CPI Inflation Soars To 17-Month High Of 6.95%
Retail inflation rose to the highest since October 2020, led by a rise in prices of food items. Fuel prices, which were raised towards the end of March, are not fully captured in the current data suggesting that inflation may remain elevated.
Consumer Price Index inflation stood at 6.95% in March 2022 compared to 6.07% in the preceding month, according to data released by the Ministry of Statistics and Programme Implementation on Tuesday. Month-on-month, it rose 0.96% in March.
Inflation in food and beverages rose 7.47% in March 2022 compared to 5.93% in February.
Core inflation, excluding food and fuel, rose to 6.53% in March, compared to 6.22% in February, according to Bloomberg. This is the highest since June 2014.
A Bloomberg poll of 35 economists had estimated inflation at 6.4%.
Retail inflation has exceeded the Monetary Policy Committee's upper target for the third straight month and has led to pivot in monetary policy, with the central bank once again choosing to focus on reining in inflation after having prioritised growth over the past two years.
For the ongoing fiscal year, the RBI raised it's inflation projection to 5.7% for FY23 from 4.5% earlier, assuming crude oil prices at $100 per barrel on an average.
CPI inflation shot up well beyond our expectations, led predominantly by a sharper than anticipated surge in some components of food and beverages such as meat and fish, Aditi Nayar, chief economist at ICRA said. Most other components printed broadly in line with forecasts, suggesting that a gradual pass through of the commodity price pressures has commenced, she added.
Rajani Sinha, chief economist at Care Edge, said that the supply disruptions and shipping delays due to the ongoing Russia-Ukraine geopolitical rift have sent food, edible oils, fertilisers and crude oil prices to all-time highs in the international markets. Further, the pass-through of elevated global oil prices to the transport sector could indirectly affect prices of other commodities, adding to the core price pressures, she said. "Against this backdrop, we expect retail inflation to be close to the upper band of RBI’s target range in the coming months."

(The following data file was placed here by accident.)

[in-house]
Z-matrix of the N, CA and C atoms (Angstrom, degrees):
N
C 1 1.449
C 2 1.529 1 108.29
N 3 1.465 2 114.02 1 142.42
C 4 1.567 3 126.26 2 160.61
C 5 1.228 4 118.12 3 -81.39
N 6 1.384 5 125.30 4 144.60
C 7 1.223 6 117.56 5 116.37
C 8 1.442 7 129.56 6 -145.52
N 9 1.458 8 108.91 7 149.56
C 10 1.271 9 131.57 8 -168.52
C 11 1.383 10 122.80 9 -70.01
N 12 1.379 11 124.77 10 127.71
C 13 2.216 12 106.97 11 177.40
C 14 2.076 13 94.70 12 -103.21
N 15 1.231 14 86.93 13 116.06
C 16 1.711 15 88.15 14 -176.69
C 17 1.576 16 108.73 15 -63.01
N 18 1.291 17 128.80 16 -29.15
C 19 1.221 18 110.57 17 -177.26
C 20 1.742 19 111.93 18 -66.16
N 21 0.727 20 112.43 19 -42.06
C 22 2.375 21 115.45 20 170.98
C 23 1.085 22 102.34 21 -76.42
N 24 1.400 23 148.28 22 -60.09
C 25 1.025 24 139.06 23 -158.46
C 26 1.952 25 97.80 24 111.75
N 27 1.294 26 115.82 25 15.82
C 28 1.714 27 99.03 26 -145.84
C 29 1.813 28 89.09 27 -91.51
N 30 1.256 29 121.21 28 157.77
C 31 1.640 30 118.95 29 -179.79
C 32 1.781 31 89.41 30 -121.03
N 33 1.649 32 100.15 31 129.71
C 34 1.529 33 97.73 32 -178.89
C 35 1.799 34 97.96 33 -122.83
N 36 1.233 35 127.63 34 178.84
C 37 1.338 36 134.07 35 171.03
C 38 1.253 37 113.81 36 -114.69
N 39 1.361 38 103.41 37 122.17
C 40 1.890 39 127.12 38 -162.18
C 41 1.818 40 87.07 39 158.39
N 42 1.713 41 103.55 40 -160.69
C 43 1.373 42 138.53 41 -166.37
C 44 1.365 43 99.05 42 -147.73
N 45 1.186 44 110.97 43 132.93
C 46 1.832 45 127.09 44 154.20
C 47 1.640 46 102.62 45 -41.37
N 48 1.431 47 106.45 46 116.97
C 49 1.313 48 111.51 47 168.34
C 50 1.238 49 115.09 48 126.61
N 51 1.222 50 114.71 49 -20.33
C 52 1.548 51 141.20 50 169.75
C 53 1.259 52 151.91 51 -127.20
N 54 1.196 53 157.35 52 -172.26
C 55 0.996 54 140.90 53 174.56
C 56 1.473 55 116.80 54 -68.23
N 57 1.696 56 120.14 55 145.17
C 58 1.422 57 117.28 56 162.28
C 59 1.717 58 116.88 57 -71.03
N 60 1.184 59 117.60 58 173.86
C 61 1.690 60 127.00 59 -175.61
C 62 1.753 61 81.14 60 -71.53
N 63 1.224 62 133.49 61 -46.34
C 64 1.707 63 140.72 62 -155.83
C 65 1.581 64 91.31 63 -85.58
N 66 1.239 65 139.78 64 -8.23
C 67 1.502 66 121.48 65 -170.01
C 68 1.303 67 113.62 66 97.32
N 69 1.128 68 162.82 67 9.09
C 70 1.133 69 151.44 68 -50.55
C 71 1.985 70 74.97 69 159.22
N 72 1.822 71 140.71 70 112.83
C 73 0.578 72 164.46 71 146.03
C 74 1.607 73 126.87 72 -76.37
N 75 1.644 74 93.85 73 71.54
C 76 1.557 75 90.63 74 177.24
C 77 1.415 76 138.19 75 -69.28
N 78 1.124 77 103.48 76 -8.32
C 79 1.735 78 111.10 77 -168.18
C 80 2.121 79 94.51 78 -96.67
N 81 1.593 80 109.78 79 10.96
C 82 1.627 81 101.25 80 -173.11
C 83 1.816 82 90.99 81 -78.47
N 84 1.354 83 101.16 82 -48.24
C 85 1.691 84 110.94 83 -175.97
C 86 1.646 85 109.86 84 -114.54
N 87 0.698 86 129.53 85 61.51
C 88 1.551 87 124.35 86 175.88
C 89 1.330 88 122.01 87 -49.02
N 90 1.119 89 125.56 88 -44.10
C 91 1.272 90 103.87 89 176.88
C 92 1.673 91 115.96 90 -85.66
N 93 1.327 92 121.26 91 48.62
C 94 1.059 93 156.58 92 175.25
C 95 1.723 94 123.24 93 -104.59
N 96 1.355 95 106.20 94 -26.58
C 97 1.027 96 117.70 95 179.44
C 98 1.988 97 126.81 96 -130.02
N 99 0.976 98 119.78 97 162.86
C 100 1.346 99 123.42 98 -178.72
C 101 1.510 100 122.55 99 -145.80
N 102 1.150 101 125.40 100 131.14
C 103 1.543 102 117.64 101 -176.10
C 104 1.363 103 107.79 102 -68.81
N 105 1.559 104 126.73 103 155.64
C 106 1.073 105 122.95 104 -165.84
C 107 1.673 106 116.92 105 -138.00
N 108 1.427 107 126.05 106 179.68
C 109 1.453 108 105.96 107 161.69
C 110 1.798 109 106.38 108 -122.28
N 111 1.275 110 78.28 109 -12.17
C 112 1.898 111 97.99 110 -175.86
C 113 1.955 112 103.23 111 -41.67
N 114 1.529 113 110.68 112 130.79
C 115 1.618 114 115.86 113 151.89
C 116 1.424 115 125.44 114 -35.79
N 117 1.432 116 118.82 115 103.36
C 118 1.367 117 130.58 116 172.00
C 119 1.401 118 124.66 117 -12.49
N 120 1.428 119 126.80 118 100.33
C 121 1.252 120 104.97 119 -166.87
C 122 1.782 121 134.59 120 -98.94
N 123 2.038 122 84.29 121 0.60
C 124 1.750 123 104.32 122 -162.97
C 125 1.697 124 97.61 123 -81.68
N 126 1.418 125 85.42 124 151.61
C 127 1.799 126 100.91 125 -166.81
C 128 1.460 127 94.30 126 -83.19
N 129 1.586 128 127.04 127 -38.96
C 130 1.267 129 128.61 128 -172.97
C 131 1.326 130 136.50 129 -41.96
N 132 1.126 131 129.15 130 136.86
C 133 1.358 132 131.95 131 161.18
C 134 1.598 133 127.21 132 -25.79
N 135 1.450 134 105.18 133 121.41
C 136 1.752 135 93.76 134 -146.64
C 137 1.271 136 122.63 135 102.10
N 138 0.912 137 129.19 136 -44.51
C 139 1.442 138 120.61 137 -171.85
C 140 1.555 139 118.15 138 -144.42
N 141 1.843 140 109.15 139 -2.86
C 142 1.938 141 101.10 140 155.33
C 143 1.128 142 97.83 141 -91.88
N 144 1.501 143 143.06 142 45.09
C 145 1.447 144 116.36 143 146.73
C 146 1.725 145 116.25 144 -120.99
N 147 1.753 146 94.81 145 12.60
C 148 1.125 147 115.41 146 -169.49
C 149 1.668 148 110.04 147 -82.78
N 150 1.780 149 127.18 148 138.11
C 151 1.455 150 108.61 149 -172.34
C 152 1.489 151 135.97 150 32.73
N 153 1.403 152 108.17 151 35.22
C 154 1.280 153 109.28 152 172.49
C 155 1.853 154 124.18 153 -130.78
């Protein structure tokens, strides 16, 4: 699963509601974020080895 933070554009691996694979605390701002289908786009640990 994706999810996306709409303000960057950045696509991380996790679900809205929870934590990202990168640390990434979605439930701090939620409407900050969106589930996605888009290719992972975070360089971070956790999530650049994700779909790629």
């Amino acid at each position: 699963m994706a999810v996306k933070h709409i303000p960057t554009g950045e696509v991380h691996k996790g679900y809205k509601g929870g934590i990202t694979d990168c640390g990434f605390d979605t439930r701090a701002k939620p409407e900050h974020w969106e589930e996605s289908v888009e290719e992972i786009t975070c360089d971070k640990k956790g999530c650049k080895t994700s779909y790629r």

Inflation in oils and fats was at 18.79% in March compared to 16.4% in February.
Vegetable prices rose 11.64% compared with an increase of 6.13% in the previous month.
Pulses inflation was at 2.57% compared to 3.02% in February.
Clothing and footwear inflation was at 9.40% compared with 8.86% a month ago.
Housing inflation stood at 3.38% compared with 3.6% the previous month.
Fuel and light inflation stood at 7.52% against 8.7% in February.
What's Behind The Spike?
On a sequential basis, inflation in food and beverages rose by 1.3% in March, led by a spike in prices of oils, along with meat and fish.
While prices of oils rose by 5.3% month-on-month, prices of meat and fish rose by 5.03%. Fruits too saw a sequential price rise of 2.5% month-on-month, while cereals, milk and spices saw a modest rise.
Vegetable prices fell 1.6% over a month ago and prices of eggs were lower by 4.6%.
Beyond food and beverages. most of the commodity groups touched multi months highs.
On an annual basis, inflation in clothing, footwear, and household goods and services was the highest in over 100 months, according to Sunil Kumar Sinha, principal economist at India Ratings & Research.
Inflation in items of personal care saw the sharpest monthly rise of 1.7%, possibly led by prices of gold ornaments. Inflation in clothing and footwear rose 0.88% on a sequential basis, while prices of household goods and services are up 0.6% since February.
In addition, health and household goods and services inflation is turning structural, said Sinha. Health inflation has stayed above 6% for the last 15 months and household goods and services inflation has been above 5% in the last 10 months, Sinha added.
Going forward, with the increase in cost of essential medicines from April 2022, health inflation is likely to to exert further pressure on retail inflation, he added.
Will Rate Hikes Be Pushed Up?
With the MPC having signaled an imminent stance change, the rate hike cycle may begin as early as June 2022, if the next CPI inflation print doesn't significantly cool off from the March 2022 level, Nayar said. "We now expect to see 50-75 basis points of rate hikes by the end of Q2 FY23, followed by a pause in the second half of FY23, she added.
With the CPI inflation surging in March 2022, the 10-year government bond yield is expected to cross 7.2% imminently, Nayar said.